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date: 14 October 2019

Abstract and Keywords

This chapter examines LGBT issues in explicit relationship to the psychology of working. It presents an overview of the two most developed areas of LGBT vocational psychology: LGBT workplace discrimination/climate and LGBT workers' management of sexual identity. Within each area, the chapter discusses select recent theoretical and empirical literature that deepens current understandings and promotes movement toward an inclusive LGBT psychology of working. It illustrates and makes recommendations for future scholarship that promotes such movement. Major recommendations include (a) continuing methodologically rigorous study of LGBT workplace climate and sexual identity management, (b) continued focus on the broad context of workplace climate with particular attention to action-oriented identification of factors that contribute to hospitable workplaces, (c) continued scholarly focus on a breadth of workplace sexual identity management constructs, including study that promotes understanding of day-to-day behaviors, ongoing strategies, and motivations underlying expression of sexual identity, and (d) expanding scholarship that interrupts the current predominance of an LGBT vocational psychology that is exclusively focused on, and derived from, the work lives of White, middle- and upper-class, lesbian women and gay men. Accomplishing this last recommendation will require a significant shift in perspective to intentionally prioritize understanding the experiences of workers who are not professionals and/or highly formally educated, workers who are people of color, and workers who are bisexual and transgender. Drawing on the broader LGBT psychology literature, this chapter offers multiple specific suggestions for developing more inclusive scholarship.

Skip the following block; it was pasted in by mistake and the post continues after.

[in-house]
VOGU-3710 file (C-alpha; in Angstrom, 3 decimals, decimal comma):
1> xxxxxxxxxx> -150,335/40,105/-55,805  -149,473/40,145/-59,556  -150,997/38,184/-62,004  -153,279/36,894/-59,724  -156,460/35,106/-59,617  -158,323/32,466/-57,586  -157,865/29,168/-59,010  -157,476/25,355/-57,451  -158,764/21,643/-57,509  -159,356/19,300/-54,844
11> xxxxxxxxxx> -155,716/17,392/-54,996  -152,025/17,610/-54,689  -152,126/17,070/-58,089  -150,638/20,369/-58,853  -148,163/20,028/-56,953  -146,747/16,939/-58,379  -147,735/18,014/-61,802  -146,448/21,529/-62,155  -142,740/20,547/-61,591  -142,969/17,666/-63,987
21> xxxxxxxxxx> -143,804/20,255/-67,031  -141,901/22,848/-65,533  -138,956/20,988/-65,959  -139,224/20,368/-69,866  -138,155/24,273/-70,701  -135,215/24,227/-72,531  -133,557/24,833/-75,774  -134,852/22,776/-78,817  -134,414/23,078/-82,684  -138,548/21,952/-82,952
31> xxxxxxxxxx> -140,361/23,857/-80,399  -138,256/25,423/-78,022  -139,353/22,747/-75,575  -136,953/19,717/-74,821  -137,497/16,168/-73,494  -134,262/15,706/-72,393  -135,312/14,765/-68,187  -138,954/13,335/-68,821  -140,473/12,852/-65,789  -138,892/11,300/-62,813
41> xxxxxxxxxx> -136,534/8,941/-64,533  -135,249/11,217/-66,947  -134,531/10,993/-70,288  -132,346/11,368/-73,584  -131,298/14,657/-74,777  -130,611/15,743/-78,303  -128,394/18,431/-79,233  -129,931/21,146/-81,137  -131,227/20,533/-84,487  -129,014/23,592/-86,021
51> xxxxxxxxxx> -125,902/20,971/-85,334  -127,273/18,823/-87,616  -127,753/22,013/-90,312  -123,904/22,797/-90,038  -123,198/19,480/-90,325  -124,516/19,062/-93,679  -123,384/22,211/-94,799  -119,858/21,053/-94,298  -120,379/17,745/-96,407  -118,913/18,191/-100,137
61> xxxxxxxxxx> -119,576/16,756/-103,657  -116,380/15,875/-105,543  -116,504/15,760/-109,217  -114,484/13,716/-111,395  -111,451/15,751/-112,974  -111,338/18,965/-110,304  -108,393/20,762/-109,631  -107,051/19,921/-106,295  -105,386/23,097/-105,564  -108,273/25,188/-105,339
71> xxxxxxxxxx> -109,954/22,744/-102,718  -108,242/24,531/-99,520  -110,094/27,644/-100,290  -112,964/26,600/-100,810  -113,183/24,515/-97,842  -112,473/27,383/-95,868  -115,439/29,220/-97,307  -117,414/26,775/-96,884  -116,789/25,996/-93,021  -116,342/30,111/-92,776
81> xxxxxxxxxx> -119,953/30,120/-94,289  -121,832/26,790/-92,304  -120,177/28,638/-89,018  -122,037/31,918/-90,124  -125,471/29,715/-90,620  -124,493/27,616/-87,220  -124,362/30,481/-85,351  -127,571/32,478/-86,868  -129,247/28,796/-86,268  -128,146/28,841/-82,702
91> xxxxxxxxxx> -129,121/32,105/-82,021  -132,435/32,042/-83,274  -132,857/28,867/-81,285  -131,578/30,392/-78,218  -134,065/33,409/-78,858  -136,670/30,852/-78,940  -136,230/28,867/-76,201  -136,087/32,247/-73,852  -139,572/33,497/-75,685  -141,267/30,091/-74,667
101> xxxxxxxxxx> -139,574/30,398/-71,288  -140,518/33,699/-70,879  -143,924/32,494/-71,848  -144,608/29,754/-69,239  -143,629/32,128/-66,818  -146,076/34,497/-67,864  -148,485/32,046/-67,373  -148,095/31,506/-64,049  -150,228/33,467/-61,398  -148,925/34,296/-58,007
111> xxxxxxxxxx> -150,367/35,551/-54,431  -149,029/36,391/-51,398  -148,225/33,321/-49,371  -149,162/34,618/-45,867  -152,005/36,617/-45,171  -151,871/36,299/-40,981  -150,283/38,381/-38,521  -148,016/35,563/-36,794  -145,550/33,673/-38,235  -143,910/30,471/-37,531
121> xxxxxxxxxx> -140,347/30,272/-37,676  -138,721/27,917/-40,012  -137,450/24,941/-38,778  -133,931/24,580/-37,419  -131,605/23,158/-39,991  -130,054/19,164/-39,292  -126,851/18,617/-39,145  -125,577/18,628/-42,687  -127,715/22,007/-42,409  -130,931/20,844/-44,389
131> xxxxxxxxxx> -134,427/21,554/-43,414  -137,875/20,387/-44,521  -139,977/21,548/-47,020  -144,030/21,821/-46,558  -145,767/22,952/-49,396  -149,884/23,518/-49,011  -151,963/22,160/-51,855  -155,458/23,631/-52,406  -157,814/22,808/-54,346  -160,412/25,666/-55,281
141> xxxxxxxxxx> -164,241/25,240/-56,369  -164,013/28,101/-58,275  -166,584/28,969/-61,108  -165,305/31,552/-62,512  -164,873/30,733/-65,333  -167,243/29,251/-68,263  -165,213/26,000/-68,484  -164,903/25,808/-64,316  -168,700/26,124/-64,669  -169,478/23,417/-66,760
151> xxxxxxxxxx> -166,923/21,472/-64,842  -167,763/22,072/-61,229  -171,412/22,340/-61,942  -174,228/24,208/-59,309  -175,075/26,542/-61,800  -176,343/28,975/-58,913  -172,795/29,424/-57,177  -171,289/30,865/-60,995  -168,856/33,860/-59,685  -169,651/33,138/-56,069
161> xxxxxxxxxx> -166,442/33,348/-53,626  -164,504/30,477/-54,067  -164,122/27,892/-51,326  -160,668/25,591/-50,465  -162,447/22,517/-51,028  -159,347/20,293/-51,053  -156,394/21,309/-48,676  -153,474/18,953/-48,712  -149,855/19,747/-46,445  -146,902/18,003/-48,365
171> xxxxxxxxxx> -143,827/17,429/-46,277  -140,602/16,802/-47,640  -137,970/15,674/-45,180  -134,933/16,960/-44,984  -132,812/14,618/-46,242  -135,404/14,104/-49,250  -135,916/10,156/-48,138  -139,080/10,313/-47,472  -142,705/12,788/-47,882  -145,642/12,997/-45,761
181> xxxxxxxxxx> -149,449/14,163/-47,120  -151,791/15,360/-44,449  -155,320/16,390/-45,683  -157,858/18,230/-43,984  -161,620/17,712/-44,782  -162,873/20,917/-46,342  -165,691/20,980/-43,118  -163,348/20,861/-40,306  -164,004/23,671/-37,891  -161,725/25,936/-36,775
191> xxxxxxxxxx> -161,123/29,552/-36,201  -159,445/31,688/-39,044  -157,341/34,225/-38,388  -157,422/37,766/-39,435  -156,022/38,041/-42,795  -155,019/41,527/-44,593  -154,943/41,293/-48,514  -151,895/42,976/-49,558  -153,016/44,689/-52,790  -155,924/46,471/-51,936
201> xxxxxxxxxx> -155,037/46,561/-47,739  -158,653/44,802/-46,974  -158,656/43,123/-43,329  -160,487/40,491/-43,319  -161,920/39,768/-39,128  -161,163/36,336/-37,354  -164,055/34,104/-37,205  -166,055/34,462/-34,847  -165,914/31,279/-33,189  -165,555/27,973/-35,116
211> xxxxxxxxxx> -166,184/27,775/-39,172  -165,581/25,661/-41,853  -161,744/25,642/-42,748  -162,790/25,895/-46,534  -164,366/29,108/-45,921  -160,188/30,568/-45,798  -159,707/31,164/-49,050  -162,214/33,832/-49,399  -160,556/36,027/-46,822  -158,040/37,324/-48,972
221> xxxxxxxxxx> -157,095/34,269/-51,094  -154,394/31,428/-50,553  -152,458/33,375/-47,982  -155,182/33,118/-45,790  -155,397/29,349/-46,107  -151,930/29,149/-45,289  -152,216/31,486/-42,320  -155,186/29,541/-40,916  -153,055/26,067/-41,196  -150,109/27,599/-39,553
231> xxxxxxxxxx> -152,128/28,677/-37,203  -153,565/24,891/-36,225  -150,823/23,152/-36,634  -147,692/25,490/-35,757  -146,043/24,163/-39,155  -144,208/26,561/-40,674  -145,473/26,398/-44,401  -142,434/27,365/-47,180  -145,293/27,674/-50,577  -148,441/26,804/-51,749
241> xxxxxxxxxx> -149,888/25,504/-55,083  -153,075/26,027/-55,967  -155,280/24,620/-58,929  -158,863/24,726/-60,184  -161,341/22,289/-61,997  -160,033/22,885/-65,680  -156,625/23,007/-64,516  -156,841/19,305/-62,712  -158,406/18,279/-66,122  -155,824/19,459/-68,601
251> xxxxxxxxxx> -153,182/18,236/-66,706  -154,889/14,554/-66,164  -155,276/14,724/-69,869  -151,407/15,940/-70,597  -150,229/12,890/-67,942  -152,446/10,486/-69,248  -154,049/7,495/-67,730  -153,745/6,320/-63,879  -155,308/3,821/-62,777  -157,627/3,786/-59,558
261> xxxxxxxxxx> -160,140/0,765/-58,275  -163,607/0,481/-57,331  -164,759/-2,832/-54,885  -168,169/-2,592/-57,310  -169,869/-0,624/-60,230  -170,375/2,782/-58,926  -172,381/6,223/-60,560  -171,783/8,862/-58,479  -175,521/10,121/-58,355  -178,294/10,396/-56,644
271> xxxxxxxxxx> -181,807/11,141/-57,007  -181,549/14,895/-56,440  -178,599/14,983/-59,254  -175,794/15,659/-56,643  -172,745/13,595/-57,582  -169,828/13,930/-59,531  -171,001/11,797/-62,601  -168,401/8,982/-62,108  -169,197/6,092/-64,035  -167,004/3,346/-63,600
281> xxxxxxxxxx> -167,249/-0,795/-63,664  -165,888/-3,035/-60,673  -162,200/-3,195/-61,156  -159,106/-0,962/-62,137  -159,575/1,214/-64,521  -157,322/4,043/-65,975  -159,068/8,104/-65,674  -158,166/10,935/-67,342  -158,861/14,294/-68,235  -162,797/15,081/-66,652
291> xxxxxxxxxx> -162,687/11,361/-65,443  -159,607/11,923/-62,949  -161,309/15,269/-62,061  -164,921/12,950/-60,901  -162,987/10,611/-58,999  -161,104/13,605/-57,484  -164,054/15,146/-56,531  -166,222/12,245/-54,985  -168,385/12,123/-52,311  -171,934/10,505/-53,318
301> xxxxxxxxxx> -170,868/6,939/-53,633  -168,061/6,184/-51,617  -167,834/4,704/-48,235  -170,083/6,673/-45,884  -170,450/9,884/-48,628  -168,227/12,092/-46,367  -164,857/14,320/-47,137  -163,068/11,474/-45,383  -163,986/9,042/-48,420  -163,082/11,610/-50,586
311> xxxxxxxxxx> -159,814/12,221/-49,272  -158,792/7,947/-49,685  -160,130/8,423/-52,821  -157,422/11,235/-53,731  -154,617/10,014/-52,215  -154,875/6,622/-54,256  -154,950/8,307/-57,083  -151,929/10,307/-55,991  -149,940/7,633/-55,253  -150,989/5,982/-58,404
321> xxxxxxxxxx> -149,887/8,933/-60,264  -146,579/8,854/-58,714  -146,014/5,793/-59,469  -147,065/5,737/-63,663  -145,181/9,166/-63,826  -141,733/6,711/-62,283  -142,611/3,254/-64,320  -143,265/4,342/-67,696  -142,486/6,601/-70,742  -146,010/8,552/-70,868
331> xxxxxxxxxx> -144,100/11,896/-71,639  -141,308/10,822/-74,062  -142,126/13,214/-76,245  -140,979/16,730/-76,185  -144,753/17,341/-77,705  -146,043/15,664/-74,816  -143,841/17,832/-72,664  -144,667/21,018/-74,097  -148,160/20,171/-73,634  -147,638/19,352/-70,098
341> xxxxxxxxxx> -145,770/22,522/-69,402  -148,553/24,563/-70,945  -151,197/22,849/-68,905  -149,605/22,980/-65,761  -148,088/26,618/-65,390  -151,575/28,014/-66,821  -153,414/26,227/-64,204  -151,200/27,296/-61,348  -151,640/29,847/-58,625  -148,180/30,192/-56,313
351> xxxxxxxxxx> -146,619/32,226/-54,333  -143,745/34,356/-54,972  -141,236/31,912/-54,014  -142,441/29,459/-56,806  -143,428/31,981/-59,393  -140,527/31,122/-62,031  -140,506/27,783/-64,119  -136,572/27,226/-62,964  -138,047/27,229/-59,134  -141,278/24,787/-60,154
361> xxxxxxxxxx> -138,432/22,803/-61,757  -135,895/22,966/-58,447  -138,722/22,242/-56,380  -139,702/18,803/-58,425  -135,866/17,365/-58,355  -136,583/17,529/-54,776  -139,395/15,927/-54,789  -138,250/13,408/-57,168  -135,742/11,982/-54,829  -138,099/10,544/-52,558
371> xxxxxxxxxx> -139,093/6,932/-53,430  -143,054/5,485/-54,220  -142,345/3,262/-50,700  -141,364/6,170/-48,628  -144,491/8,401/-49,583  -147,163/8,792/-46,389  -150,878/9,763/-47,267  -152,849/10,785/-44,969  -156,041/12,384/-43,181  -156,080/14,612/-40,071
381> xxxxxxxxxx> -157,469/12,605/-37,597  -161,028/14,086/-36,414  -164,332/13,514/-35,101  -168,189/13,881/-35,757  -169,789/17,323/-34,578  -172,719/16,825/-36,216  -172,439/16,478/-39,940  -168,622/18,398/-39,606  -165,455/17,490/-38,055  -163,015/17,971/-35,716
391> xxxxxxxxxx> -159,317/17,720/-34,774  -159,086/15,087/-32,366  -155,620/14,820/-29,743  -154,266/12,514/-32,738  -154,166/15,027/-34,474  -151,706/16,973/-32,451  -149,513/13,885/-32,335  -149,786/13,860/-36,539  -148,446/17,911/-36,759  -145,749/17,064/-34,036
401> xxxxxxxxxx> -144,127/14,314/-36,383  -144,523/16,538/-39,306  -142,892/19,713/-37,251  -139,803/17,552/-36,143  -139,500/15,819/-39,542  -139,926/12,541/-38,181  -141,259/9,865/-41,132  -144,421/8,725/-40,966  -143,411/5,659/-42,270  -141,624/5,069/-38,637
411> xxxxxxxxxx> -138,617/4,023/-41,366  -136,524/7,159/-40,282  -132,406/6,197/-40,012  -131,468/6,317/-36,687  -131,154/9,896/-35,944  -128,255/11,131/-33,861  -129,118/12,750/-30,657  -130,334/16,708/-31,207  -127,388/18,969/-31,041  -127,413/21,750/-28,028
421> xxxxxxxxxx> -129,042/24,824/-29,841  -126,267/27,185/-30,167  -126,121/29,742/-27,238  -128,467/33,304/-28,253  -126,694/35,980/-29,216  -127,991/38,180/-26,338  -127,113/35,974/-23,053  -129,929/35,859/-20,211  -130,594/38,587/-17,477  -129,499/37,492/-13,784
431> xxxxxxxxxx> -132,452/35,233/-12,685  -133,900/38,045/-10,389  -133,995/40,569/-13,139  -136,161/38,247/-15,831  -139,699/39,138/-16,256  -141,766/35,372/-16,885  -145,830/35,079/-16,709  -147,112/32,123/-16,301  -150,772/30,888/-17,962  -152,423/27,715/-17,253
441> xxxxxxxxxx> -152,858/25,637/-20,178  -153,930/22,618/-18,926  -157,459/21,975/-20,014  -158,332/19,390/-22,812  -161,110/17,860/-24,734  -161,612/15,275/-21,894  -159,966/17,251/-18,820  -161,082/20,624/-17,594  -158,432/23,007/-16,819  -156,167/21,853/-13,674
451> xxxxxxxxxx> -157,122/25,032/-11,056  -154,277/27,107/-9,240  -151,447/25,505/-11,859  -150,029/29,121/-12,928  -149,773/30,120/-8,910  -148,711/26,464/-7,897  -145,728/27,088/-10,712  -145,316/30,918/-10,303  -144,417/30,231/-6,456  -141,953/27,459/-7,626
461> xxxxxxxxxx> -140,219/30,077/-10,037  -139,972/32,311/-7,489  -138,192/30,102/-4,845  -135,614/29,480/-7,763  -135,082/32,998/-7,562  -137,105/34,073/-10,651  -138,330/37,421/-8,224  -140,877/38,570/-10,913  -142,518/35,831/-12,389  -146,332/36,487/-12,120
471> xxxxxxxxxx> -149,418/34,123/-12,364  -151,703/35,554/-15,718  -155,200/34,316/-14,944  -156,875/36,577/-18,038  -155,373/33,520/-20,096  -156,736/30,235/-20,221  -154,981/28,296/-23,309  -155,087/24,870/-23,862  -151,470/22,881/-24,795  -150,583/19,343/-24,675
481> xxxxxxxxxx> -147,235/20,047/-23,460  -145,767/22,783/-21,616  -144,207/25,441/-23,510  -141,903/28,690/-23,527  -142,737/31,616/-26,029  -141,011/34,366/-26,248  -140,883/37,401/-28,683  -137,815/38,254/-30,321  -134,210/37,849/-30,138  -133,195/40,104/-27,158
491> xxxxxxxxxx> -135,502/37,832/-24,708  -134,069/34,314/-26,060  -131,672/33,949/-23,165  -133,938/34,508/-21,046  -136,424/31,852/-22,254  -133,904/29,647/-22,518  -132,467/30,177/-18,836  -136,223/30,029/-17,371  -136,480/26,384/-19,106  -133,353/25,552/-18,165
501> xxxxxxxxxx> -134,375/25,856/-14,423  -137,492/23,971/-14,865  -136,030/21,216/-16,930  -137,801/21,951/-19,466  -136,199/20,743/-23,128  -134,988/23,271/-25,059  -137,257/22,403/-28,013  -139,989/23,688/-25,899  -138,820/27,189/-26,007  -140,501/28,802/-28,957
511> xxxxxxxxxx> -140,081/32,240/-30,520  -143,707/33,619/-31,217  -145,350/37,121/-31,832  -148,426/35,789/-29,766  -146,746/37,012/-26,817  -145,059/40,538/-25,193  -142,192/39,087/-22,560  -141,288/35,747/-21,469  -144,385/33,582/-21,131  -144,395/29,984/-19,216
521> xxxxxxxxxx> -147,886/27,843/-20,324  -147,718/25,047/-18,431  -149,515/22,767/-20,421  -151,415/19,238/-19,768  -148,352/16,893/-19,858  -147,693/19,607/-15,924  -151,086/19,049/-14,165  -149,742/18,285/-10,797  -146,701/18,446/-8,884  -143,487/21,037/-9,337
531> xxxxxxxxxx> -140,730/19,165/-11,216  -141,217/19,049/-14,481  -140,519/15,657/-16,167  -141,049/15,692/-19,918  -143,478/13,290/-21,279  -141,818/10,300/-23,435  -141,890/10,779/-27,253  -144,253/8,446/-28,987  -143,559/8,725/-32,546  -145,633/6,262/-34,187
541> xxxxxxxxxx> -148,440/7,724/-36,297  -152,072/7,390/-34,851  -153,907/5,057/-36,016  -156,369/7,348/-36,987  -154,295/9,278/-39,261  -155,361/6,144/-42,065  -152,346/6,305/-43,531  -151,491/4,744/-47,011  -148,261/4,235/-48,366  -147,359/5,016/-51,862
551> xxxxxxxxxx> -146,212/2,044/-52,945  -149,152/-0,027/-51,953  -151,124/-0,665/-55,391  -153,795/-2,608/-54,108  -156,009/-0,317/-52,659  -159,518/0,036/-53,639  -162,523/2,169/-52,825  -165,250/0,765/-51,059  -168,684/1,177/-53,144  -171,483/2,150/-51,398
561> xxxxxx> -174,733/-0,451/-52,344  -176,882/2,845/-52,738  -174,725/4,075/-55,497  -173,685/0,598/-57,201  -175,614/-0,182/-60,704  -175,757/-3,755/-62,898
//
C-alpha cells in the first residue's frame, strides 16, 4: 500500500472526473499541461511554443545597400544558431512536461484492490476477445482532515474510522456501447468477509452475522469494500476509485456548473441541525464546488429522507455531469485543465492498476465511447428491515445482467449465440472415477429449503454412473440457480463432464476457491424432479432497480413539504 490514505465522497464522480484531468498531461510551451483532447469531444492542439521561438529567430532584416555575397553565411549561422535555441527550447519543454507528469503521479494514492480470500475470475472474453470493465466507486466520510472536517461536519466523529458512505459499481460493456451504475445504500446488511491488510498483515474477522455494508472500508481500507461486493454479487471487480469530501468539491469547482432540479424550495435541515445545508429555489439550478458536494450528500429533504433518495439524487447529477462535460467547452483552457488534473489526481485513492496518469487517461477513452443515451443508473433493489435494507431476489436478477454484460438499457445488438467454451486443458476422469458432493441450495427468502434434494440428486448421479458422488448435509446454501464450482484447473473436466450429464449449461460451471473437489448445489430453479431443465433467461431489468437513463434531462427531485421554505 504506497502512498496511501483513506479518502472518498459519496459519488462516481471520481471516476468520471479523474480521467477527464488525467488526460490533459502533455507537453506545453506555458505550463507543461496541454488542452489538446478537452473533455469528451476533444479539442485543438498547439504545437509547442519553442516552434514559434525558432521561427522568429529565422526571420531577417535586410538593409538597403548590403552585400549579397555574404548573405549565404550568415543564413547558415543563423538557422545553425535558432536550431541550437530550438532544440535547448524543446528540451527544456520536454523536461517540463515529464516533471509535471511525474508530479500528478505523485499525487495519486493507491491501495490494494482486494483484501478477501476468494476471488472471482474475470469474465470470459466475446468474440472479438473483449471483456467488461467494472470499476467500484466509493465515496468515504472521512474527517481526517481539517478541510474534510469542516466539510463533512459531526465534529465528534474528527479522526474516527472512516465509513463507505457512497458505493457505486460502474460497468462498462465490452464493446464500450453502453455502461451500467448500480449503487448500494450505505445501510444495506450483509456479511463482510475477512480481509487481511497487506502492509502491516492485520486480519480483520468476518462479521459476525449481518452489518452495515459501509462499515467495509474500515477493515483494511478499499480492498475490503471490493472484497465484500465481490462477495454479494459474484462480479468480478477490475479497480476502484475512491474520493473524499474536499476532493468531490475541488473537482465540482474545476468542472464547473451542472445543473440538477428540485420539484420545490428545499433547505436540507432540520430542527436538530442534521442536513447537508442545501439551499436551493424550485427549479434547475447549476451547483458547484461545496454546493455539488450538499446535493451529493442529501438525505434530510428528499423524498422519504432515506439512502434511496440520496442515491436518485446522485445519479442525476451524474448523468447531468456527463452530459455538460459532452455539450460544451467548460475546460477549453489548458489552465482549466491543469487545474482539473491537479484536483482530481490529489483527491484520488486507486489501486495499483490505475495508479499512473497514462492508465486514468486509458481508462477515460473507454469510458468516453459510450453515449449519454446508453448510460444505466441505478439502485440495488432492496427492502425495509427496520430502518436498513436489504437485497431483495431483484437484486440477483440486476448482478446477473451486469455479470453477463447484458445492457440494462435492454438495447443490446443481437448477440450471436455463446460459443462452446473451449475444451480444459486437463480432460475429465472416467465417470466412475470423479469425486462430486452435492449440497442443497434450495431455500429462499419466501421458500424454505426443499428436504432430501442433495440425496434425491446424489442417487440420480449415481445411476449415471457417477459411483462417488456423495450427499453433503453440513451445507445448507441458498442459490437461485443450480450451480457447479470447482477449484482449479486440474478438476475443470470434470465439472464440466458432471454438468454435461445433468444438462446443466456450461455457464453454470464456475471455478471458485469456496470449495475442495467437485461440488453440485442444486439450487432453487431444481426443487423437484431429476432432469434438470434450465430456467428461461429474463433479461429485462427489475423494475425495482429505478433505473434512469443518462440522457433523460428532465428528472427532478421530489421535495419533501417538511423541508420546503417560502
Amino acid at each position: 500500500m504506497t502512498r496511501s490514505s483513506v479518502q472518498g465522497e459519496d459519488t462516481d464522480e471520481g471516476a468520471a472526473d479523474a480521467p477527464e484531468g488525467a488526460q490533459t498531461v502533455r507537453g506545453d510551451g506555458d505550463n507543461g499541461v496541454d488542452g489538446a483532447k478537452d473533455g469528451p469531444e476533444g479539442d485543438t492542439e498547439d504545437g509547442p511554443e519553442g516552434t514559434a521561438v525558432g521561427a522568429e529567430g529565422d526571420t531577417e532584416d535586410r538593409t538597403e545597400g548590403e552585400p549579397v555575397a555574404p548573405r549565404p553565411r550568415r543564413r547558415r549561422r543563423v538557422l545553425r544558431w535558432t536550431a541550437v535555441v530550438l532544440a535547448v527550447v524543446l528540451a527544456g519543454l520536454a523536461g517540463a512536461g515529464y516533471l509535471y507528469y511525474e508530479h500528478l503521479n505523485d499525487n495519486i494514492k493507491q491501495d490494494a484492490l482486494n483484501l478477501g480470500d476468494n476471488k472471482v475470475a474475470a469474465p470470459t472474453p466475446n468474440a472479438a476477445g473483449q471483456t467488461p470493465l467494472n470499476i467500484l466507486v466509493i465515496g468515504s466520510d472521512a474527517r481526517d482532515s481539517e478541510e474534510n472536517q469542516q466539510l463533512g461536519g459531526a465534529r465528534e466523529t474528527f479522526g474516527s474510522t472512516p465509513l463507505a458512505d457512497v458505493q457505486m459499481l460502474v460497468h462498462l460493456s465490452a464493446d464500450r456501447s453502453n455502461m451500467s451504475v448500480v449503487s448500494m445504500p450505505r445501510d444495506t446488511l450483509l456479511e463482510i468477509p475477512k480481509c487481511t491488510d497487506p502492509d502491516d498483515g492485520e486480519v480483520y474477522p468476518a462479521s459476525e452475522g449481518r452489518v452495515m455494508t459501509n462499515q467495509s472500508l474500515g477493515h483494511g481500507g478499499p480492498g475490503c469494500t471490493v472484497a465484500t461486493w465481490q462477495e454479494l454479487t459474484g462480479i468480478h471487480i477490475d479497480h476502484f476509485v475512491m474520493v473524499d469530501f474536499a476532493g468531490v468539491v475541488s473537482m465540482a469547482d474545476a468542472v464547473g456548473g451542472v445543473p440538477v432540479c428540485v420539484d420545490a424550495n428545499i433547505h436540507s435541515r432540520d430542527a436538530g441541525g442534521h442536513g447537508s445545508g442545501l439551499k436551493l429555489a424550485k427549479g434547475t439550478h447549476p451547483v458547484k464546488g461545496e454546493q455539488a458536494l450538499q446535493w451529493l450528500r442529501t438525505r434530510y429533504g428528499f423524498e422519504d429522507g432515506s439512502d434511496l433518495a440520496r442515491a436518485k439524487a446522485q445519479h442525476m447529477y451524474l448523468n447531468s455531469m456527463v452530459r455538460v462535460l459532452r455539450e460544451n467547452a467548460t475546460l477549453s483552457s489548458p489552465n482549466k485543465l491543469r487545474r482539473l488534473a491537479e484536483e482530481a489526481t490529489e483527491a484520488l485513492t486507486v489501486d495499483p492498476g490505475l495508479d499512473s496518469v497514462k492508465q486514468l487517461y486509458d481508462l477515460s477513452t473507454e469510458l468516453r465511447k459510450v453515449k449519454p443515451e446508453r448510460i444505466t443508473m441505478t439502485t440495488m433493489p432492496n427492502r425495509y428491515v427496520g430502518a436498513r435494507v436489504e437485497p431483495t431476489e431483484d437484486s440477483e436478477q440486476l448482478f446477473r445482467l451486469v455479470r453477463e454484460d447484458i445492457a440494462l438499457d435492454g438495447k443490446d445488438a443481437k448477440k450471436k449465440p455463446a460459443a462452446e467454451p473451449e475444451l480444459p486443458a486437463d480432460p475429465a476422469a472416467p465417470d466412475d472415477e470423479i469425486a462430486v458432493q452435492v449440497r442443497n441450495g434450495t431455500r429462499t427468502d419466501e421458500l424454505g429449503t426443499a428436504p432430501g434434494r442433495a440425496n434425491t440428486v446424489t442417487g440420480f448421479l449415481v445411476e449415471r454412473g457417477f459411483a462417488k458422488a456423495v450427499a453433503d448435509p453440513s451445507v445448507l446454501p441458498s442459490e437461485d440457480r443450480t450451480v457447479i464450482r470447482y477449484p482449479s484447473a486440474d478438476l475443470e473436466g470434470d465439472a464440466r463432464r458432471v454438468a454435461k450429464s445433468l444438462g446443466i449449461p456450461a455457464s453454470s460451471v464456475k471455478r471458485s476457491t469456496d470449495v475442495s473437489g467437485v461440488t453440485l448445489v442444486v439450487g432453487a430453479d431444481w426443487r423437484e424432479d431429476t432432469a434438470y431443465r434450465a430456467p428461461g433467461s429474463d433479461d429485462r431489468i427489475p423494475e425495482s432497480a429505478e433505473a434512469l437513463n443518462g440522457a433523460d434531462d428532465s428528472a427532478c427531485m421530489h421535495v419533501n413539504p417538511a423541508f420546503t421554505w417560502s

Keywords: gay, lesbian, sexual minorities, vocational psychology, work, discrimination

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